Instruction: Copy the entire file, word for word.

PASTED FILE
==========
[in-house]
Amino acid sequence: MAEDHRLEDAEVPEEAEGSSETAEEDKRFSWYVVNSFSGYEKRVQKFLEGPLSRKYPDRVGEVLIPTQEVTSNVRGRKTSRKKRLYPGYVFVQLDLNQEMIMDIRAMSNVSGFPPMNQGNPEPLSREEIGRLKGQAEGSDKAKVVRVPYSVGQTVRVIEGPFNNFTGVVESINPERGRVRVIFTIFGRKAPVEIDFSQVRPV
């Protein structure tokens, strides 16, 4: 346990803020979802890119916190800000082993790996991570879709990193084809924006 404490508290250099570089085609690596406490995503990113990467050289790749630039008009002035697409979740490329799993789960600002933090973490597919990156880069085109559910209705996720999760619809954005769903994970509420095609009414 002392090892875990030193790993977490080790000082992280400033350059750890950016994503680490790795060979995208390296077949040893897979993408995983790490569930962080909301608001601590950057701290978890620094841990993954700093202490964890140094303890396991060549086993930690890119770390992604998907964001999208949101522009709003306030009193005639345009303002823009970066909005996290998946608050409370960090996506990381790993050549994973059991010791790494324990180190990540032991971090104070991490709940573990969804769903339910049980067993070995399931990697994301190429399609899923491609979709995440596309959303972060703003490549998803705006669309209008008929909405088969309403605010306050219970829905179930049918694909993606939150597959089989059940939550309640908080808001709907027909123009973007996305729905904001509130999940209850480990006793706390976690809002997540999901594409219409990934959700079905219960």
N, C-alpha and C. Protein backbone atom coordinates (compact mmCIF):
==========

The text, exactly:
[in-house]
Amino acid sequence: MAEDHRLEDAEVPEEAEGSSETAEEDKRFSWYVVNSFSGYEKRVQKFLEGPLSRKYPDRVGEVLIPTQEVTSNVRGRKTSRKKRLYPGYVFVQLDLNQEMIMDIRAMSNVSGFPPMNQGNPEPLSREEIGRLKGQAEGSDKAKVVRVPYSVGQTVRVIEGPFNNFTGVVESINPERGRVRVIFTIFGRKAPVEIDFSQVRPV
């Protein structure tokens, strides 16, 4: 346990803020979802890119916190800000082993790996991570879709990193084809924006 404490508290250099570089085609690596406490995503990113990467050289790749630039008009002035697409979740490329799993789960600002933090973490597919990156880069085109559910209705996720999760619809954005769903994970509420095609009414 002392090892875990030193790993977490080790000082992280400033350059750890950016994503680490790795060979995208390296077949040893897979993408995983790490569930962080909301608001601590950057701290978890620094841990993954700093202490964890140094303890396991060549086993930690890119770390992604998907964001999208949101522009709003306030009193005639345009303002823009970066909005996290998946608050409370960090996506990381790993050549994973059991010791790494324990180190990540032991971090104070991490709940573990969804769903339910049980067993070995399931990697994301190429399609899923491609979709995440596309959303972060703003490549998803705006669309209008008929909405088969309403605010306050219970829905179930049918694909993606939150597959089989059940939550309640908080808001709907027909123009973007996305729905904001509130999940209850480990006793706390976690809002997540999901594409219409990934959700079905219960």
N, C-alpha and C. Protein backbone atom coordinates (compact mmCIF):